Science Nobels awarded
This year’s sciences Nobel Prizes were shared between eight scientists with discoveries ranging from how cells organise their transport systems to complex chemical systems and, perhaps unsurprisingly, to the proposers of the Higgs boson
Although many had predicted it, there was still an hour delay before the Nobel Prize in Physics was awarded to François Englert and Peter Higgs for the theory of how particles acquire mass. In 1964, they proposed the theory independently of each other (Englert together with his now deceased colleague Robert Brout), and in July 2012, their ideas were confirmed by the discovery of the so-called Higgs particle at CERN.
“I am overwhelmed to receive this award and thank the Royal Swedish Academy,” Higgs said. “I would also like to congratulate all those who have contributed to the discovery of this new particle and to thank my family, friends and colleagues for their support. I hope this recognition of fundamental science will help raise awareness of the value of blue-sky research.”
The Brout-Englert-Higgs (BEH) mechanism is a central part of the Standard Model of particle physics. It explains how the force responsible for beta decay is much weaker than electromagnetism, but is better known as the mechanism that gives fundamental particles mass. The theory depends on the existence of the Higgs particle, which originates from an invisible field that fills up all space. Even when the universe seems empty this field is present and without it we would not exist, because it is from contact with the field that particles acquire mass.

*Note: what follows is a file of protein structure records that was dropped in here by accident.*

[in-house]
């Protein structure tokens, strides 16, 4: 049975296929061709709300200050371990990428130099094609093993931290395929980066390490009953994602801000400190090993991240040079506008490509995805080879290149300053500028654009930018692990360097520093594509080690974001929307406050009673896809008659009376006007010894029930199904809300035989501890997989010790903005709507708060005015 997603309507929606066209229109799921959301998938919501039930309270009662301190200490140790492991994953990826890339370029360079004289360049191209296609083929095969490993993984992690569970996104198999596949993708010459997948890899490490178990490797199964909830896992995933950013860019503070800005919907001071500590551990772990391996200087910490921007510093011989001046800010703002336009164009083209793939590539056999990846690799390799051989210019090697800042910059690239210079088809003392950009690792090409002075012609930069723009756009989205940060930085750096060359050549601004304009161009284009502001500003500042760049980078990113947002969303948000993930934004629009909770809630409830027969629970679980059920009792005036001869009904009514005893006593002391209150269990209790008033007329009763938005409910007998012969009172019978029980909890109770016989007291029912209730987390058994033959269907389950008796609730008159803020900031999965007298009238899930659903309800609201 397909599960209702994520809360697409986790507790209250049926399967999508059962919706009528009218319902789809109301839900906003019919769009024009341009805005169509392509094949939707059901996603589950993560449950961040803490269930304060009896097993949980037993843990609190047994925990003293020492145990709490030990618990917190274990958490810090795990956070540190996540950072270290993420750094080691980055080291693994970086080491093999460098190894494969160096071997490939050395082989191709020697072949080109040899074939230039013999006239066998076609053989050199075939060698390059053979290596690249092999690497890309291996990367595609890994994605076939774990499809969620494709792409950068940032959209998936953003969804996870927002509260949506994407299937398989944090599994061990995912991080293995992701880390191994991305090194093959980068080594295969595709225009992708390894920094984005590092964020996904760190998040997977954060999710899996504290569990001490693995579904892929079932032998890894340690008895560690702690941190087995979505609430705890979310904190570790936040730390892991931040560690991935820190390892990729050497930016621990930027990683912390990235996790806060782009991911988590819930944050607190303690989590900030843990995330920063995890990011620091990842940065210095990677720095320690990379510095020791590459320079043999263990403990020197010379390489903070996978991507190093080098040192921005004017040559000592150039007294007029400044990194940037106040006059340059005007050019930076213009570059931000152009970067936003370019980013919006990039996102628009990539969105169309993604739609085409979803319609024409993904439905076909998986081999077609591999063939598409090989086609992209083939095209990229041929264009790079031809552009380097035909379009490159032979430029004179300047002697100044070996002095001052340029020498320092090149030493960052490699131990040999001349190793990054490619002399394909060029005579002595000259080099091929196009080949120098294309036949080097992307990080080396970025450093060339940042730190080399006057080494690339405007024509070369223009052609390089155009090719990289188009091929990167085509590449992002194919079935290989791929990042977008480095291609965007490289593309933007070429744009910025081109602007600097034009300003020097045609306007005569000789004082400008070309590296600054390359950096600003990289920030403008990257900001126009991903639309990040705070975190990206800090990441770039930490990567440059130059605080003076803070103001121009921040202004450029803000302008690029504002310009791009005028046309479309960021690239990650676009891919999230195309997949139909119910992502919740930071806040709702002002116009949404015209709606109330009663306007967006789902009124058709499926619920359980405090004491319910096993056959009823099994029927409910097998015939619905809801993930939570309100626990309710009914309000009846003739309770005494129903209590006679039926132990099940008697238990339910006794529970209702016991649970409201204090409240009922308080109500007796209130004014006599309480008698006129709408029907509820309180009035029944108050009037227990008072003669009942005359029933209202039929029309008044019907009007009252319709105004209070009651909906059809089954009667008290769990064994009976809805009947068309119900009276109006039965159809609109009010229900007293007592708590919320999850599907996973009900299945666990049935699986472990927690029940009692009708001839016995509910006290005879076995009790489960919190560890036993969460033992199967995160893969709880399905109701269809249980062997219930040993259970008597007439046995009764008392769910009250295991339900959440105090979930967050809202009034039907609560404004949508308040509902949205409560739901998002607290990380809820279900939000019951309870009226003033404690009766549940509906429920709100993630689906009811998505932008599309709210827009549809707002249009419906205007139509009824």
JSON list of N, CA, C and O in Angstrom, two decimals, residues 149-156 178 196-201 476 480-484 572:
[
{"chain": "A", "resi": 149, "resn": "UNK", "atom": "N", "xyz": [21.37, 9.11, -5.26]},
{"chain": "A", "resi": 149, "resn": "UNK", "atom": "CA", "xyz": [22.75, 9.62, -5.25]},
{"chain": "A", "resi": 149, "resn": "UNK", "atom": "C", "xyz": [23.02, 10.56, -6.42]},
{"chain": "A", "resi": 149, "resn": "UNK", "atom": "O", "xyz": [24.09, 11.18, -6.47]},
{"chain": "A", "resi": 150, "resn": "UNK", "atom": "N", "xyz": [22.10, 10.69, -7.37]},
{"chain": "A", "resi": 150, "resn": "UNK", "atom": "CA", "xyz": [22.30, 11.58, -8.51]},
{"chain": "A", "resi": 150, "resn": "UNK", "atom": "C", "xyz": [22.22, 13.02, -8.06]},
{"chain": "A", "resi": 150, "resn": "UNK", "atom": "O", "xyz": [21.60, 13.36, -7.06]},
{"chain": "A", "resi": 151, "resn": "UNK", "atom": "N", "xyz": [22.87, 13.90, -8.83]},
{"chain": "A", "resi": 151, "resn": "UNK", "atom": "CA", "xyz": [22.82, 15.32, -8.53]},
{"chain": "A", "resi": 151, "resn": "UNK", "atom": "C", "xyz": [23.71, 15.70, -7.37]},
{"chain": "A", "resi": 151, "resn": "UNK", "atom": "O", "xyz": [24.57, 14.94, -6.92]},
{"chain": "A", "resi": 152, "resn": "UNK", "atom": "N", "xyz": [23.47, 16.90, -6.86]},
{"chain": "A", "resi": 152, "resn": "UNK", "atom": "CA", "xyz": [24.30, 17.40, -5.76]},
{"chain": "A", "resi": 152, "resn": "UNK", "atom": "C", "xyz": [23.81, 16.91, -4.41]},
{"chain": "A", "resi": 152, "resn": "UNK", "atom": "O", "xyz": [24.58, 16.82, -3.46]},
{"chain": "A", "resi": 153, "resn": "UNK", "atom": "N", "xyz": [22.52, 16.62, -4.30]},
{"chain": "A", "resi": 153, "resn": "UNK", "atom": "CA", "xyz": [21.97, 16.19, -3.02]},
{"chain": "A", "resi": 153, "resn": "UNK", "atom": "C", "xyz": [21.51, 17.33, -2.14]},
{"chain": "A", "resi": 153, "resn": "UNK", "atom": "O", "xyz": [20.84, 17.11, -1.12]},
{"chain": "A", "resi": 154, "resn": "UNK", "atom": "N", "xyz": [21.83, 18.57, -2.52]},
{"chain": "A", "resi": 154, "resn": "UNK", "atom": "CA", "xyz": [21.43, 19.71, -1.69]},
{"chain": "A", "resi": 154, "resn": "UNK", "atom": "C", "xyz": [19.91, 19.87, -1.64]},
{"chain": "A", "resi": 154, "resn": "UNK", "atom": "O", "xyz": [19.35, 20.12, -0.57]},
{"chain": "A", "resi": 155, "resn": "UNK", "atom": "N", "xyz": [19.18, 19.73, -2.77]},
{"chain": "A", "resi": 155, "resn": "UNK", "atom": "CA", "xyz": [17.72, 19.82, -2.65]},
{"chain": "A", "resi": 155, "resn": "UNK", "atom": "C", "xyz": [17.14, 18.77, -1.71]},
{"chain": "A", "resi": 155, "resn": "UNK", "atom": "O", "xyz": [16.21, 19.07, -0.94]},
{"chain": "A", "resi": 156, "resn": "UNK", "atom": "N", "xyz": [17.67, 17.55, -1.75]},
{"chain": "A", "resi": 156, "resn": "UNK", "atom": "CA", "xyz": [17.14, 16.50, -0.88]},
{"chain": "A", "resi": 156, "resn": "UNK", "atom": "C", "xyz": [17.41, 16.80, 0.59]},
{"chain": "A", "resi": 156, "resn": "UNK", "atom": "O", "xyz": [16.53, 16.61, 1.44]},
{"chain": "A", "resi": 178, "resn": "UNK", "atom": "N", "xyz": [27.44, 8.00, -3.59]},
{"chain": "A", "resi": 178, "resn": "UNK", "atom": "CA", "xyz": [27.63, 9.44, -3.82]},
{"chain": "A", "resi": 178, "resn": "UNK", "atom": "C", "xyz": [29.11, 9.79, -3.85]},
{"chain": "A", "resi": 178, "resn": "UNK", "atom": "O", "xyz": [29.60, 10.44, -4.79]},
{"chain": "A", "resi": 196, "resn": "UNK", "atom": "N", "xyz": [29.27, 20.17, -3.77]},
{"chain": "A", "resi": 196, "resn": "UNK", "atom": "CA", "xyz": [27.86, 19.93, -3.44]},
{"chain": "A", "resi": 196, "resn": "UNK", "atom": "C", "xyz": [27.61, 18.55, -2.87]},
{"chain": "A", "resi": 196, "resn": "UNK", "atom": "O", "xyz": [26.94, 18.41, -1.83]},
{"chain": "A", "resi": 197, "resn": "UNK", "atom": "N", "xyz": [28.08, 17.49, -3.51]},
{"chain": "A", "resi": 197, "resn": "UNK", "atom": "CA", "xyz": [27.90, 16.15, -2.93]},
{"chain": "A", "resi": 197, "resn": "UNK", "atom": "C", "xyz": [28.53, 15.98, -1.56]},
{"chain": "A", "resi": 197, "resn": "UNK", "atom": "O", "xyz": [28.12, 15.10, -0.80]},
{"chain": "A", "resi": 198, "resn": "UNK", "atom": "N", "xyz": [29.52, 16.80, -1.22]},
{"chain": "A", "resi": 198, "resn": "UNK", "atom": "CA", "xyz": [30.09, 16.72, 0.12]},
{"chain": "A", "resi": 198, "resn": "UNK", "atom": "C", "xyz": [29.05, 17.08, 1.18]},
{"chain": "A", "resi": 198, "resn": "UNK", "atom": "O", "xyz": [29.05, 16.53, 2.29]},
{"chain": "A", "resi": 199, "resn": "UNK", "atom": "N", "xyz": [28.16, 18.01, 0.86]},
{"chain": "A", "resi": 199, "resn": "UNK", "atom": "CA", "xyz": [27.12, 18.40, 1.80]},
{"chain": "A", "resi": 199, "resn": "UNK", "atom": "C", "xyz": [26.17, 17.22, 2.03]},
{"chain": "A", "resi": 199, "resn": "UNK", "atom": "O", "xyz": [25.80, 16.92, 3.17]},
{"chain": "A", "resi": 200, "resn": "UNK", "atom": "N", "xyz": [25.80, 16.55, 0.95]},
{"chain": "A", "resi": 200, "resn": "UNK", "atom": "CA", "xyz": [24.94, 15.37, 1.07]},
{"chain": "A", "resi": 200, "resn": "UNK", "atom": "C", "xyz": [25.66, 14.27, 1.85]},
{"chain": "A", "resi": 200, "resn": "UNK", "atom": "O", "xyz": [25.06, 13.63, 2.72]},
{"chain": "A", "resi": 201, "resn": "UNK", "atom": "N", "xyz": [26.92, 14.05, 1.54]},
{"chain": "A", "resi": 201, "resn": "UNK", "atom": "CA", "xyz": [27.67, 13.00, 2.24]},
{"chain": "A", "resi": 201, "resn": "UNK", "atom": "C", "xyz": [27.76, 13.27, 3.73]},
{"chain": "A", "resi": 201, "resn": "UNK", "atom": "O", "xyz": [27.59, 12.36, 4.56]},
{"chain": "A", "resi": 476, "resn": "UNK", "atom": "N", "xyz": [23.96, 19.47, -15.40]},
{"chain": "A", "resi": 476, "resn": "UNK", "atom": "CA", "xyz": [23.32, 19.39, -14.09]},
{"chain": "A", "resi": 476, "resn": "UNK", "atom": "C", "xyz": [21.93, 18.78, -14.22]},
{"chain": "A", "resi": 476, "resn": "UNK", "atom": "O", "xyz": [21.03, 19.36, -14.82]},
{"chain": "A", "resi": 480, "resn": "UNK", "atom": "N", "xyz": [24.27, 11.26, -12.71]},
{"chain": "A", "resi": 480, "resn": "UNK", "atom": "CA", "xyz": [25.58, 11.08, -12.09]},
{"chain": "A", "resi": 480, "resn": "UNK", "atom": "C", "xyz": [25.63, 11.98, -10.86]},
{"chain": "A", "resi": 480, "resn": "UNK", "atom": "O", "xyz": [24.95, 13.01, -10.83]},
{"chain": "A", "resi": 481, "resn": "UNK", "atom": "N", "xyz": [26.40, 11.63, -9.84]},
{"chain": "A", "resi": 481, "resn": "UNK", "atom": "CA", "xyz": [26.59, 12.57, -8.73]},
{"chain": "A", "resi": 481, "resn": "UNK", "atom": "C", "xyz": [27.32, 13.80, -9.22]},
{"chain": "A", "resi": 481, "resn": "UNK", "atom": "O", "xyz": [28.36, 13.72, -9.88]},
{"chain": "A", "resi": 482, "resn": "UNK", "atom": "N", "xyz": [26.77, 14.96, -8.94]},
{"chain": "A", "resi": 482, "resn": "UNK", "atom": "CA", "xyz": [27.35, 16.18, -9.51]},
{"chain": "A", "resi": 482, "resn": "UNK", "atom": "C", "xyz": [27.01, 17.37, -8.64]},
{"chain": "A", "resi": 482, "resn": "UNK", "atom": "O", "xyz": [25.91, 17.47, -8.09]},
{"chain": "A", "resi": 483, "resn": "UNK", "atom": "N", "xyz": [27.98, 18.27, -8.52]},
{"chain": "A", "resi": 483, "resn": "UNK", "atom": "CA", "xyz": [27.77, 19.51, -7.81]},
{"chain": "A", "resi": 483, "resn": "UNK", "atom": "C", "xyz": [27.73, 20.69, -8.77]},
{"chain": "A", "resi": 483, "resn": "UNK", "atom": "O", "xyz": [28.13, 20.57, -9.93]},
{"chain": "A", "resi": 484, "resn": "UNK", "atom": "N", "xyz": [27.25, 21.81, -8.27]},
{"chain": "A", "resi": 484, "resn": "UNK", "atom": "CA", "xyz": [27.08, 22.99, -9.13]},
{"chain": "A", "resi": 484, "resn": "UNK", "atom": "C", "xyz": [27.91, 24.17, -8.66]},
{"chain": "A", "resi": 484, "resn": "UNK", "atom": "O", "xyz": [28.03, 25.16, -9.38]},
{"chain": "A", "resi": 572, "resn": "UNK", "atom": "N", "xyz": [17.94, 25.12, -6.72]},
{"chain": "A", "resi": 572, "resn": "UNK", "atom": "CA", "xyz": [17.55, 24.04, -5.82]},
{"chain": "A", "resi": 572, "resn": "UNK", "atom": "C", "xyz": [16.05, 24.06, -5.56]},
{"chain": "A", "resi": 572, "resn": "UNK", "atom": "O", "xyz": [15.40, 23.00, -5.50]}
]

“I’m thrilled that this year’s Nobel Prize has gone to particle physics,” said CERN Director General Rolf Heuer. “The discovery of the Higgs boson at CERN last year, which validates the Brout-Englert-Higgs mechanism, marks the culmination of decades of intellectual effort by many people around the world.”
Physiology or Medicine
The prize in Physiology or Medicine was jointly awarded to James E. Rothman, Randy W. Schekman and Thomas C. Südhof who solved the mystery of how cells organise their transport system.
In the 1970s, Schekman discovered three classes of genes that control different facets of the cell´s transport system, providing new insights into the tightly regulated machinery that mediates vesicle transport in the cell. Rothman unravelled protein machinery that allows vesicles to fuse with their targets to permit transfer of cargo in the 1980s and 90s, while Südhof revealed how signals instruct vesicles to release their cargo with precision.
Through their discoveries, the trio revealed the precise control system for the transport and delivery of cellular cargo, disturbances in which have deleterious effects and contribute to conditions such as neurological diseases, diabetes, and immunological disorders.
Martin Karplus, Michael Levitt and Arieh Warshal shared the Nobel Prize in Chemistry for the development of multiscale models for complex chemical systems. In the 1970s, the trio laid the foundation for powerful pictograms that are used to understand and predict chemical processes – computer models mirroring real life have become crucial for most chemical advances today.
Their work was ground-breaking in that they managed to make classical physics work side-by-side with quantum physics. Previously chemists had to use one or the other: calculations were relatively simple and modelled large molecules, but unable to simulate chemical reactions – or calculations required enormous computing power and could only work for small molecules. The trio took the best from both worlds and devised a method to use both classical and quantum physics.
“Today the computer is just as important a tool for chemists as the test tube,” said the Royal Swedish Academy of Sciences. “Simulations are so realistic that they predict the outcome of traditional experiments.”